Despite the fact several school leaders think that lesson observations are a valuable tool for professional development, others believe they’re simply an additional source of stress that does little to improve learning.
Regardless of your opinion, research of more than 200 schools has recently revealed that change is on the horizon. Conducted by CPD tracking specialists BlueSky Education, the survey showed that in the last two years, more than two-thirds of schools have adjusted their approach to lesson observations.
As Stephen Rollett from the Association of School and College Leaders explains: “Some schools are abandoning the idea of formal lesson observations as a standard three times a year part of their performance management. Schools are still observing, but not necessarily to assess teaching performance.”
But why the shift? Here’s three reasons why schools are abandoning lesson observations.
- Better ways of evaluating quality exist
Nearly three-quarters of schools said that changes to lesson observations were because of a wider review of their overall quality assurance or self-evaluation processes. Furthermore, three in every five schools have left grading behind or use it rarely.
This could be because of Ofsted’s decision to move away from grading lessons during inspections, which came into force in 2014, or because it was less stressful for teachers.
“We haven’t graded lessons for a number of years,” says Ben Hill, Deputy Head of Parrs Wood High School. “They are still ‘formal’ in that they are not optional, but the teacher rather than the observer often comes up with the development points, which we feel is a more useful way of working.”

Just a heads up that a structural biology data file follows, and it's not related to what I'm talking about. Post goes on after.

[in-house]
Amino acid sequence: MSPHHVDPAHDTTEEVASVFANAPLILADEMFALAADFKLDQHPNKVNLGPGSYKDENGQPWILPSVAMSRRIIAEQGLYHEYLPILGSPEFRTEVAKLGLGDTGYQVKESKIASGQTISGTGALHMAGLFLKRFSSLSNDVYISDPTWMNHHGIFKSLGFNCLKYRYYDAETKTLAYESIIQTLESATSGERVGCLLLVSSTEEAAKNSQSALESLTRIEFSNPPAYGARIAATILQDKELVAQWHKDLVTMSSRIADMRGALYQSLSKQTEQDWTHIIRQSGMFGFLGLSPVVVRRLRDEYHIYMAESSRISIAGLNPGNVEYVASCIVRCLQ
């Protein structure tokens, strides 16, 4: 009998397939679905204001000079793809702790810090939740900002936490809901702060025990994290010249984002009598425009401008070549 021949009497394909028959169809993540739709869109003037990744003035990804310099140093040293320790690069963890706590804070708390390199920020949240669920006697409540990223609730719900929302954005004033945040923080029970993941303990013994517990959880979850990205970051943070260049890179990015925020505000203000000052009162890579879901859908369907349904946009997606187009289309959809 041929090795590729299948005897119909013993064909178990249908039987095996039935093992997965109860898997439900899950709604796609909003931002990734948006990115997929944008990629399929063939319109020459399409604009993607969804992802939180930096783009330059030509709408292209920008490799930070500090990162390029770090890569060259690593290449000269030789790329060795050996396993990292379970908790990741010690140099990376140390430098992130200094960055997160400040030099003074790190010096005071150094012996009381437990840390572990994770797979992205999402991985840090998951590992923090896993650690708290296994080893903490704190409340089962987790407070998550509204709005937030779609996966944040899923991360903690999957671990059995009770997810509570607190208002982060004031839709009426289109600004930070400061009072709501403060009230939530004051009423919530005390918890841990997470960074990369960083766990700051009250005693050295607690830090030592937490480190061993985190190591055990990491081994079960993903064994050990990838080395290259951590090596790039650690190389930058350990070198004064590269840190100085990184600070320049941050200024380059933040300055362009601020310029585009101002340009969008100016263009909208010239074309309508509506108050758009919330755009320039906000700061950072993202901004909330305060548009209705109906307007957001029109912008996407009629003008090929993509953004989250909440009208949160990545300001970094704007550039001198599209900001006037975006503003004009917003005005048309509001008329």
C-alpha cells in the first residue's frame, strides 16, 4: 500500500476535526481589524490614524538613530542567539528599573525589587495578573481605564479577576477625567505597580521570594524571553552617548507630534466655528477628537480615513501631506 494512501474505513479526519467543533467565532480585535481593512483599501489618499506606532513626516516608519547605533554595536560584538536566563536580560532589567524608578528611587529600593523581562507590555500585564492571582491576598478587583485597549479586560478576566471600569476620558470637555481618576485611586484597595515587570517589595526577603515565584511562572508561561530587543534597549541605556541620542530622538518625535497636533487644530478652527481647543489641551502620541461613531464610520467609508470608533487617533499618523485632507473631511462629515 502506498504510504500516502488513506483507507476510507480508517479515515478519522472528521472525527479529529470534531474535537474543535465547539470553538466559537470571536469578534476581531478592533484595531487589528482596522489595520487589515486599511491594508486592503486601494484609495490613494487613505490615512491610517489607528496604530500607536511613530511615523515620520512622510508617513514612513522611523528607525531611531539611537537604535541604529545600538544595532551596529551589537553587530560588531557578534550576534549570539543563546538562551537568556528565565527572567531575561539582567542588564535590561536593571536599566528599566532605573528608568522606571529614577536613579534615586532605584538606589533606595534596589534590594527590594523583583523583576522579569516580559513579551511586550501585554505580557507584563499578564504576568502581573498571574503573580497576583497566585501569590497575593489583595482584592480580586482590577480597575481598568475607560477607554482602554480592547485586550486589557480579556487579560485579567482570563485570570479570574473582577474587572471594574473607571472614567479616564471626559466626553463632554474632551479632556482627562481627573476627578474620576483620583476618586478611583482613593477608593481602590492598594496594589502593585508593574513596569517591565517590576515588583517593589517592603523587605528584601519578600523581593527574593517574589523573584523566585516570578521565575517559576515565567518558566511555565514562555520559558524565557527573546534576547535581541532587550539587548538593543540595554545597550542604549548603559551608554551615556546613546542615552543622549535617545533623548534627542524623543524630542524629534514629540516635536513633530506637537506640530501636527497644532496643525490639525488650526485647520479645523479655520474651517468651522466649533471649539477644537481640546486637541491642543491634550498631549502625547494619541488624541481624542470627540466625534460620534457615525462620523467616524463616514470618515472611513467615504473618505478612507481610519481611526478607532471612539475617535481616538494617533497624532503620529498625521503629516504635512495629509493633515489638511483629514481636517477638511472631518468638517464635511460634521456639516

- Questions about the effectiveness of observations
In the report What makes great teaching? Review of the underpinning research, Professor Robert Coe questioned whether anyone watching a teacher could actually judge how effectively students learn. Ever since, doubts about lesson observations have been commonplace in schools.
“A lot of the anxiety around lesson observations is about not knowing what the observer is focusing on to make their judgement,” says Adam Brown of Culcheth High School.
“We have changed our approach and teachers now decide what they want the observer to focus on. This way, everyone is clear on the purpose of the observation from the outset. It is less stressful and more collaborative as a result.”
- A way to reduce workloads
It’s no secret that teacher workloads are on the increase, with lesson observations contributing to this. As a result, schools are now focusing on peer-to-peer observations where teachers coach each other for better, more valuable feedback.
“Whenever a teacher observes a colleague, there is always a conversation before and a conversation afterwards, making it a much more collaborative process,” Brown adds. “This ensures the feedback is useful, easily communicated and can be acted upon.”
However, it’s important for both teacher and observer to be fully engaged in the feedback process, otherwise it could be considered a ‘tick box’ exercise and not helpful.
For more insight into how lesson observations are changing and examples of good practice, download the BlueSky Education ‘Quiet Uprising’ report.